Also, I think most of the lawyers (myself included) reading along with you were of the same mind as you right up until the verdicts were read.   This was a very surprising verdict for lots of reasons.  

    Actually, I'm also interested in your thinking about how/whether the defense voir dires on this conviction.  I wonder how Sam Adams is going to finesse that one.

    So do you think it was the woman (none / 0) (#4)
    by ruffian on Tue Aug 17, 2010 at 08:54:05 PM EST
    that changed her mind that they wanted to read the oath back to? sounds like it must have been a really tense room.

    I assume so (none / 0) (#6)
    by Jeralyn on Tue Aug 17, 2010 at 09:08:14 PM EST
    Could have also been that woman (none / 0) (#12)
    by scribe on Wed Aug 18, 2010 at 07:57:34 AM EST
    wanting to read the oath to the other jurors to make sure they understood her reason for changing.  Maybe she had a pang of conscience or "on further review" she changed her decision.

    Perhaps she was merely (none / 0) (#20)
    by Untold Story on Wed Aug 18, 2010 at 09:47:05 AM EST
    exercising her right to vote --

    according to Google, today is the 90th anniversary of the 19th Amendment!


    The Oath & Jeralyn (none / 0) (#5)
    by befuddledvoter on Tue Aug 17, 2010 at 09:01:50 PM EST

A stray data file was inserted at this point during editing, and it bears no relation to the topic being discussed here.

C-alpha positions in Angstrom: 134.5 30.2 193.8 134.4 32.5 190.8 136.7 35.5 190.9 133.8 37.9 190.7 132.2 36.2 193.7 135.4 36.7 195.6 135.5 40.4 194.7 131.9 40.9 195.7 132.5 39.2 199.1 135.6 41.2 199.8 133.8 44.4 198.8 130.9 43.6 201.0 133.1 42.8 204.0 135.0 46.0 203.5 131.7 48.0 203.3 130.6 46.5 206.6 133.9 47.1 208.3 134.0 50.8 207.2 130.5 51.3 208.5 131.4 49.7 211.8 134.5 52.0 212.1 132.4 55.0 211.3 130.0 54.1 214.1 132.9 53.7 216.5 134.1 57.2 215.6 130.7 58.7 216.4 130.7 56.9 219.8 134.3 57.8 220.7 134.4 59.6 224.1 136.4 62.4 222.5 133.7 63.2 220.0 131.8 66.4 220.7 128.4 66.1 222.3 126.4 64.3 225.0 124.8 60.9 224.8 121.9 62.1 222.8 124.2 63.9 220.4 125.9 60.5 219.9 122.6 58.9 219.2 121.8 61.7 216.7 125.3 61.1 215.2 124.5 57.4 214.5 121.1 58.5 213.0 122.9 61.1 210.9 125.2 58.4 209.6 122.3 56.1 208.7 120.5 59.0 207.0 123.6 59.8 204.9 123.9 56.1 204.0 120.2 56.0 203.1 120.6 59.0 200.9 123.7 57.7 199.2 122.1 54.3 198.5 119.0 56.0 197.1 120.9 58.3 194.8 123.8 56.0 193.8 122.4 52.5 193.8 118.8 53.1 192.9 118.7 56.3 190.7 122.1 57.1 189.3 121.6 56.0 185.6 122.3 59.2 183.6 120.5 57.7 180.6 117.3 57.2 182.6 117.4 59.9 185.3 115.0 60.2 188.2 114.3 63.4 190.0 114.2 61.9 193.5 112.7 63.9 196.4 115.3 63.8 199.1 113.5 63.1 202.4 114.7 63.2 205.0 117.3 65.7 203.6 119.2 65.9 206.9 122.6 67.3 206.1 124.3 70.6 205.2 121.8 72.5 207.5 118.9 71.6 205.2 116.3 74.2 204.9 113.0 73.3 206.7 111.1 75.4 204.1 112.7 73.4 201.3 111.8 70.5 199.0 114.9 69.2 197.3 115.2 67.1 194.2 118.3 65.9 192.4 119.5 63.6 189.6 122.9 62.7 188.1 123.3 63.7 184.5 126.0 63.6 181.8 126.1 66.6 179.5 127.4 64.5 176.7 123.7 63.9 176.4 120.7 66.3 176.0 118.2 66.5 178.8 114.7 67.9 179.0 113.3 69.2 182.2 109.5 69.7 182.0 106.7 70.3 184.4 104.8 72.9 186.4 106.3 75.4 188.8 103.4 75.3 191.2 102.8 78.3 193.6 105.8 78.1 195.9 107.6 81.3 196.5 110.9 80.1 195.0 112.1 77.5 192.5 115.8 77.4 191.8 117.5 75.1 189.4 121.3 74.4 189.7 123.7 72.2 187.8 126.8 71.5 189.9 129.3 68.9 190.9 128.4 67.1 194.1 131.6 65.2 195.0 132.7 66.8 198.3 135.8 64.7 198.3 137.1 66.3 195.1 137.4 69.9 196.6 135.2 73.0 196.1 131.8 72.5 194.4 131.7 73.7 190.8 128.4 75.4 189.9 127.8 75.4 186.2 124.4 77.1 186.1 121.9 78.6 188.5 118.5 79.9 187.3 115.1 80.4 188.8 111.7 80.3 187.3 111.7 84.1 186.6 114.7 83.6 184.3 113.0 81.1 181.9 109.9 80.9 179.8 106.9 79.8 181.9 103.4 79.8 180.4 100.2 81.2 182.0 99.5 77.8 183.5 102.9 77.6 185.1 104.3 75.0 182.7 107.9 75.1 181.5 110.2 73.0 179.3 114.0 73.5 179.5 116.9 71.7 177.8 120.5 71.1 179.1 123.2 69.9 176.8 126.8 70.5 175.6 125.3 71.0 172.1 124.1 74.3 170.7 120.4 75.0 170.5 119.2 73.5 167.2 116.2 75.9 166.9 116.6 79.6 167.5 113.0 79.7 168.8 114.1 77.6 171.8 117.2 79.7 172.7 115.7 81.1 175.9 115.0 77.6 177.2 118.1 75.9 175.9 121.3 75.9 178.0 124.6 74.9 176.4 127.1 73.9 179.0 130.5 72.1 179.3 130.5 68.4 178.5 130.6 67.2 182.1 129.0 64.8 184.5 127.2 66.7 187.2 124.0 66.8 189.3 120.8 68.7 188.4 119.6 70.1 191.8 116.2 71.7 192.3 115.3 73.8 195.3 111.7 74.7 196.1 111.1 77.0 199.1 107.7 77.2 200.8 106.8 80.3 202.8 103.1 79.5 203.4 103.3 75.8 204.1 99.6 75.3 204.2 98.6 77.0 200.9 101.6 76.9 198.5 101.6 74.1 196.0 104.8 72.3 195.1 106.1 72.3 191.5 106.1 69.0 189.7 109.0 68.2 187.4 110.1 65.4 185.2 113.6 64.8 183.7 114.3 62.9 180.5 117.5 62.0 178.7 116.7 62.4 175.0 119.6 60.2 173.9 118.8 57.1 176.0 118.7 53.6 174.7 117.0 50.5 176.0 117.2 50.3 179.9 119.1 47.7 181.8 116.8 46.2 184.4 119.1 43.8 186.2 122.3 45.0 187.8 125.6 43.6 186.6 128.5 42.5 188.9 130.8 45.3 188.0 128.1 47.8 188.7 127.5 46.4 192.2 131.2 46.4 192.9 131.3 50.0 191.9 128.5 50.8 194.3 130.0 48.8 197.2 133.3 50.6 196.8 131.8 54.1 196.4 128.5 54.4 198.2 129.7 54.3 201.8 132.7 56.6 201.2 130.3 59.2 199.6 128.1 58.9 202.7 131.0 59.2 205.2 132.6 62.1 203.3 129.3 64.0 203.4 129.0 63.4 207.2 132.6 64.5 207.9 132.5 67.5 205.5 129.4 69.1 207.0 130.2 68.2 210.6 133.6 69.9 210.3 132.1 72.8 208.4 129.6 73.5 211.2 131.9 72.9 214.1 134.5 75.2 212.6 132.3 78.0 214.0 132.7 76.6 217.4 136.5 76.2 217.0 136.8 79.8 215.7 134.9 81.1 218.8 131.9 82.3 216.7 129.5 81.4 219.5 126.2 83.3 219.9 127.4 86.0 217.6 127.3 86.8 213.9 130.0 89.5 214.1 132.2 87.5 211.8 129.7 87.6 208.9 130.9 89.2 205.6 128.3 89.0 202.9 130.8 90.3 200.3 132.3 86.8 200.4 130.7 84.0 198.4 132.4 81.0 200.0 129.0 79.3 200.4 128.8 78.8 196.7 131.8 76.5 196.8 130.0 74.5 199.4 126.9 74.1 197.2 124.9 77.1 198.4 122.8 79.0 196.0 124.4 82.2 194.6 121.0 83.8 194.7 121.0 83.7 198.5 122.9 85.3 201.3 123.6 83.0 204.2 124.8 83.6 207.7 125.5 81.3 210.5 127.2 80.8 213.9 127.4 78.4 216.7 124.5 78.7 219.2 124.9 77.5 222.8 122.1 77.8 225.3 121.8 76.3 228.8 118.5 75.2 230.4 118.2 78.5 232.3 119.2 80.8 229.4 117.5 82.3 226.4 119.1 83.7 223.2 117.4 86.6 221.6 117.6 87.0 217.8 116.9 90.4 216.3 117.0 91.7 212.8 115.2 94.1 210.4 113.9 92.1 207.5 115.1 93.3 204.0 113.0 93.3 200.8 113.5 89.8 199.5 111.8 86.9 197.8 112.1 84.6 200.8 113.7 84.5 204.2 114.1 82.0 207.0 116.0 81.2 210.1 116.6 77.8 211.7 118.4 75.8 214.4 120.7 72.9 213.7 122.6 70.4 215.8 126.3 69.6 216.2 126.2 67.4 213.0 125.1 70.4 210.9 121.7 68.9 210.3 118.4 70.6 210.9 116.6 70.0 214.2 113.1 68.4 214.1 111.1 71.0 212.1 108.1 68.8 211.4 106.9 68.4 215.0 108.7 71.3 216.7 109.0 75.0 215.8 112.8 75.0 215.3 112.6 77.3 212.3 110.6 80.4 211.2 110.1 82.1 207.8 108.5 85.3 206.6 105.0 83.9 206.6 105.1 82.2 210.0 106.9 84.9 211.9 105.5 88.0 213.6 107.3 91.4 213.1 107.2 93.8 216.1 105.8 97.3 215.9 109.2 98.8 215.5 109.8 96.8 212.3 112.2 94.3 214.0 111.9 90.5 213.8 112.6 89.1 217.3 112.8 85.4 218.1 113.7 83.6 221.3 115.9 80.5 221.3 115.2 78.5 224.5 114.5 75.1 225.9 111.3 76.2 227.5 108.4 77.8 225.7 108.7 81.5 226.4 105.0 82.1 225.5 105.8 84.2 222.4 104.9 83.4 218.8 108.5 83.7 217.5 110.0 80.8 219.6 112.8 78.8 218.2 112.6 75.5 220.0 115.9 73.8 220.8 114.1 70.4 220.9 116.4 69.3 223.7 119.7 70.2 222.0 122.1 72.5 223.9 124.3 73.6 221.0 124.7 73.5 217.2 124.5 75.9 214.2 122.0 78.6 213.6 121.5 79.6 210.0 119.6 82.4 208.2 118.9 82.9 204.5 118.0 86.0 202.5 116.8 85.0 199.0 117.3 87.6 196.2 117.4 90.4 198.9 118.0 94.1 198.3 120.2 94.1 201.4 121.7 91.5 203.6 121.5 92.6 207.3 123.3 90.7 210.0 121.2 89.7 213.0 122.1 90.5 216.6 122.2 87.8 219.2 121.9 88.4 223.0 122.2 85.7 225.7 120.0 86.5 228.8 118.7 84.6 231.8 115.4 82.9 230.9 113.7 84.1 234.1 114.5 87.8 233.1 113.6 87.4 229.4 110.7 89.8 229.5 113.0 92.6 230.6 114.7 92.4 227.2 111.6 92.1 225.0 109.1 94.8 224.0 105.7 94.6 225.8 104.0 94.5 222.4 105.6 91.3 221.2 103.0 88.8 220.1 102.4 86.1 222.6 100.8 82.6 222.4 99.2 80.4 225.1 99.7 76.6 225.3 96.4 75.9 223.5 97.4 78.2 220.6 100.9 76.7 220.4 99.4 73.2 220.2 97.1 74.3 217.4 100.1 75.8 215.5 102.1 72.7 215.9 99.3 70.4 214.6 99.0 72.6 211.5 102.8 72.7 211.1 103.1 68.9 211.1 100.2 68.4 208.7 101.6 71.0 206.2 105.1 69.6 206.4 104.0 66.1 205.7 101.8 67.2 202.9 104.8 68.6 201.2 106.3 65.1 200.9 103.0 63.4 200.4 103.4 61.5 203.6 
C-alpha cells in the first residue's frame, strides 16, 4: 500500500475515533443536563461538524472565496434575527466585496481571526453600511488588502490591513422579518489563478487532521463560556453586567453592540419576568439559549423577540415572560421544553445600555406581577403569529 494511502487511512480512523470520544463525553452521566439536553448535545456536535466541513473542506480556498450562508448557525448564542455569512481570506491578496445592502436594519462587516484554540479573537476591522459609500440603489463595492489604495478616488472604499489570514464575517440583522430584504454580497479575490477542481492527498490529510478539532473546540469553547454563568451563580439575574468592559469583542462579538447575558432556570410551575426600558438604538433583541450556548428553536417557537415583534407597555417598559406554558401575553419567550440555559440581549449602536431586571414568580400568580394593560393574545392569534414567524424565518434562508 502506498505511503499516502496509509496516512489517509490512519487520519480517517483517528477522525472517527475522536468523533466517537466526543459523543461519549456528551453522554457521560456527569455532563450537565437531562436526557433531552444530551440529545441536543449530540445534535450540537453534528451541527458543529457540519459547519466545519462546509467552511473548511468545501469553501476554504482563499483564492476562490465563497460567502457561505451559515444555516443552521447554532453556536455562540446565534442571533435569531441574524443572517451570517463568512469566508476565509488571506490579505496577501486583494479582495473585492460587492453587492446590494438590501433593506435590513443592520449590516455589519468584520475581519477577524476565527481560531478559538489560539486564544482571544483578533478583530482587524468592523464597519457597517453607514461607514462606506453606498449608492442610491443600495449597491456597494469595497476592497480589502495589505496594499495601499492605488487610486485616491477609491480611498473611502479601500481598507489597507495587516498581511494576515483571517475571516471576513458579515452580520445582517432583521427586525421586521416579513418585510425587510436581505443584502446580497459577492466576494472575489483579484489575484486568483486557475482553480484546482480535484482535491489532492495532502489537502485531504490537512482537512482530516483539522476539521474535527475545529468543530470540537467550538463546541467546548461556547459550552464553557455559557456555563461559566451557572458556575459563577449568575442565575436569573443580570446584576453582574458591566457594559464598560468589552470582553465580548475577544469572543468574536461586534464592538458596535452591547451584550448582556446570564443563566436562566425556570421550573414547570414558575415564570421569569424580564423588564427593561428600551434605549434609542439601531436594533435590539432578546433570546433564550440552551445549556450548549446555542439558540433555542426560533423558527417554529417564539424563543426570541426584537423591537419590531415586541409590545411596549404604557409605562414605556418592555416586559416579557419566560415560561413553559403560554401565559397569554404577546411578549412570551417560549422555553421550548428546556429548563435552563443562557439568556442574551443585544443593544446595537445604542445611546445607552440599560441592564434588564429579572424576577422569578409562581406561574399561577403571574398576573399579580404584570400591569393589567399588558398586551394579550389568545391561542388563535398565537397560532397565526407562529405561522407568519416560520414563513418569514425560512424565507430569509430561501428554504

How very impressive that the jury asked for the oath.  I have never seen that.  

    Special thanks to Jeralyn for presenting the other side.  The press coverage was horribly biased and painted Blagojevich as a buffoon.  He was not.  What he voiced was what most politicians think:  What is in it for me and my constituents?  He said it; hence, the prosecution.    

    Most politicians don't take money for themselves! (none / 0) (#8)
    by Mitch Guthman on Wed Aug 18, 2010 at 12:16:26 AM EST
    I agree Blago wasn't a buffoon.  He was a small time hack politician who somehow became the governor of Illinois.    Because he had always been a small timer, he wasn't sure how to shake the money tree and so he did it clumsily and got caught.  But make no mistake, he wasn't looking out for the people of Illinois. I followed the evidence pretty closely and it's very clear that he was shaking the money tree for himself and nobody else.